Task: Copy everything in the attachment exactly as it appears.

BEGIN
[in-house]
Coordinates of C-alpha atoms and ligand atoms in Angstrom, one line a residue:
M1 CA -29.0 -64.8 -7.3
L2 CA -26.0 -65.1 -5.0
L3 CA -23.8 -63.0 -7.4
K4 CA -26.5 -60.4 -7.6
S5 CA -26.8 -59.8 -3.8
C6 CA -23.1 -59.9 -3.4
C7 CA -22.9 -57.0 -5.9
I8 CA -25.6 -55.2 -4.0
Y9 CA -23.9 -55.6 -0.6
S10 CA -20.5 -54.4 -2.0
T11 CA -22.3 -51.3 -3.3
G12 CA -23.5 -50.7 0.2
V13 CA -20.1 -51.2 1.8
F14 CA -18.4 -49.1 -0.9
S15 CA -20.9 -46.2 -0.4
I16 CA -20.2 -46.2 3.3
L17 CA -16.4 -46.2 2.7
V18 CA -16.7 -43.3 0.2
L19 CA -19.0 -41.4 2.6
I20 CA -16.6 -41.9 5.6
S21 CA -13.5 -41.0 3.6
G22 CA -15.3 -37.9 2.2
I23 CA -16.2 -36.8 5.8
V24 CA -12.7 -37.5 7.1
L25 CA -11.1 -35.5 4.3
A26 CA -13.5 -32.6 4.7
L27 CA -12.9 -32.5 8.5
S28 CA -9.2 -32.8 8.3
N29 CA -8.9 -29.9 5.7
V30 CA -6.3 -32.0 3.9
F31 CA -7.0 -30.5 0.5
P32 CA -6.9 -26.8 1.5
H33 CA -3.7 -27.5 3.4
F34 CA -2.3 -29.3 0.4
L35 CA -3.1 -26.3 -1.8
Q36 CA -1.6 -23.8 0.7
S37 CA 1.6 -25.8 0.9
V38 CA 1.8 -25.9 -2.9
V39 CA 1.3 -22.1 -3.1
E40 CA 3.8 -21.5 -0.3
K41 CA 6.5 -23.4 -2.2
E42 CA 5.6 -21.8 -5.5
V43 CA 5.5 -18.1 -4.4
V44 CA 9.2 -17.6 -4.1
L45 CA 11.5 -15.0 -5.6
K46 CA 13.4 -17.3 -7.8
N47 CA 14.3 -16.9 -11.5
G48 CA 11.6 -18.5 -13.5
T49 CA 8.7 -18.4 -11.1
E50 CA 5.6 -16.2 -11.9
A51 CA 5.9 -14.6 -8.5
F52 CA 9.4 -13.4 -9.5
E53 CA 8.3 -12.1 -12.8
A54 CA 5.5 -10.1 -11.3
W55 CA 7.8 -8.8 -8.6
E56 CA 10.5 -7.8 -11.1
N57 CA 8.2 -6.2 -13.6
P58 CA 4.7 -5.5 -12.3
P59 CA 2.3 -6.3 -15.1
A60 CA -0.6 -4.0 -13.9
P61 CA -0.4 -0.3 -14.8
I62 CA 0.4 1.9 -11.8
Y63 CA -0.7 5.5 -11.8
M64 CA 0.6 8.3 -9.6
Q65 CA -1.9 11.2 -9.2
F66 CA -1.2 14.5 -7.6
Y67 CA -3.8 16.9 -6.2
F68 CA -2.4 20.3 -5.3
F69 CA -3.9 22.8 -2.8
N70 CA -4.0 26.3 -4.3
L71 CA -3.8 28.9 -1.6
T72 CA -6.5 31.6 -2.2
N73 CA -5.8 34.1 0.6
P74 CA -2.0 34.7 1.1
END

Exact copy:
[in-house]
Coordinates of C-alpha atoms and ligand atoms in Angstrom, one line a residue:
M1 CA -29.0 -64.8 -7.3
L2 CA -26.0 -65.1 -5.0
L3 CA -23.8 -63.0 -7.4
K4 CA -26.5 -60.4 -7.6
S5 CA -26.8 -59.8 -3.8
C6 CA -23.1 -59.9 -3.4
C7 CA -22.9 -57.0 -5.9
I8 CA -25.6 -55.2 -4.0
Y9 CA -23.9 -55.6 -0.6
S10 CA -20.5 -54.4 -2.0
T11 CA -22.3 -51.3 -3.3
G12 CA -23.5 -50.7 0.2
V13 CA -20.1 -51.2 1.8
F14 CA -18.4 -49.1 -0.9
S15 CA -20.9 -46.2 -0.4
I16 CA -20.2 -46.2 3.3
L17 CA -16.4 -46.2 2.7
V18 CA -16.7 -43.3 0.2
L19 CA -19.0 -41.4 2.6
I20 CA -16.6 -41.9 5.6
S21 CA -13.5 -41.0 3.6
G22 CA -15.3 -37.9 2.2
I23 CA -16.2 -36.8 5.8
V24 CA -12.7 -37.5 7.1
L25 CA -11.1 -35.5 4.3
A26 CA -13.5 -32.6 4.7
L27 CA -12.9 -32.5 8.5
S28 CA -9.2 -32.8 8.3
N29 CA -8.9 -29.9 5.7
V30 CA -6.3 -32.0 3.9
F31 CA -7.0 -30.5 0.5
P32 CA -6.9 -26.8 1.5
H33 CA -3.7 -27.5 3.4
F34 CA -2.3 -29.3 0.4
L35 CA -3.1 -26.3 -1.8
Q36 CA -1.6 -23.8 0.7
S37 CA 1.6 -25.8 0.9
V38 CA 1.8 -25.9 -2.9
V39 CA 1.3 -22.1 -3.1
E40 CA 3.8 -21.5 -0.3
K41 CA 6.5 -23.4 -2.2
E42 CA 5.6 -21.8 -5.5
V43 CA 5.5 -18.1 -4.4
V44 CA 9.2 -17.6 -4.1
L45 CA 11.5 -15.0 -5.6
K46 CA 13.4 -17.3 -7.8
N47 CA 14.3 -16.9 -11.5
G48 CA 11.6 -18.5 -13.5
T49 CA 8.7 -18.4 -11.1
E50 CA 5.6 -16.2 -11.9
A51 CA 5.9 -14.6 -8.5
F52 CA 9.4 -13.4 -9.5
E53 CA 8.3 -12.1 -12.8
A54 CA 5.5 -10.1 -11.3
W55 CA 7.8 -8.8 -8.6
E56 CA 10.5 -7.8 -11.1
N57 CA 8.2 -6.2 -13.6
P58 CA 4.7 -5.5 -12.3
P59 CA 2.3 -6.3 -15.1
A60 CA -0.6 -4.0 -13.9
P61 CA -0.4 -0.3 -14.8
I62 CA 0.4 1.9 -11.8
Y63 CA -0.7 5.5 -11.8
M64 CA 0.6 8.3 -9.6
Q65 CA -1.9 11.2 -9.2
F66 CA -1.2 14.5 -7.6
Y67 CA -3.8 16.9 -6.2
F68 CA -2.4 20.3 -5.3
F69 CA -3.9 22.8 -2.8
N70 CA -4.0 26.3 -4.3
L71 CA -3.8 28.9 -1.6
T72 CA -6.5 31.6 -2.2
N73 CA -5.8 34.1 0.6
P74 CA -2.0 34.7 1.1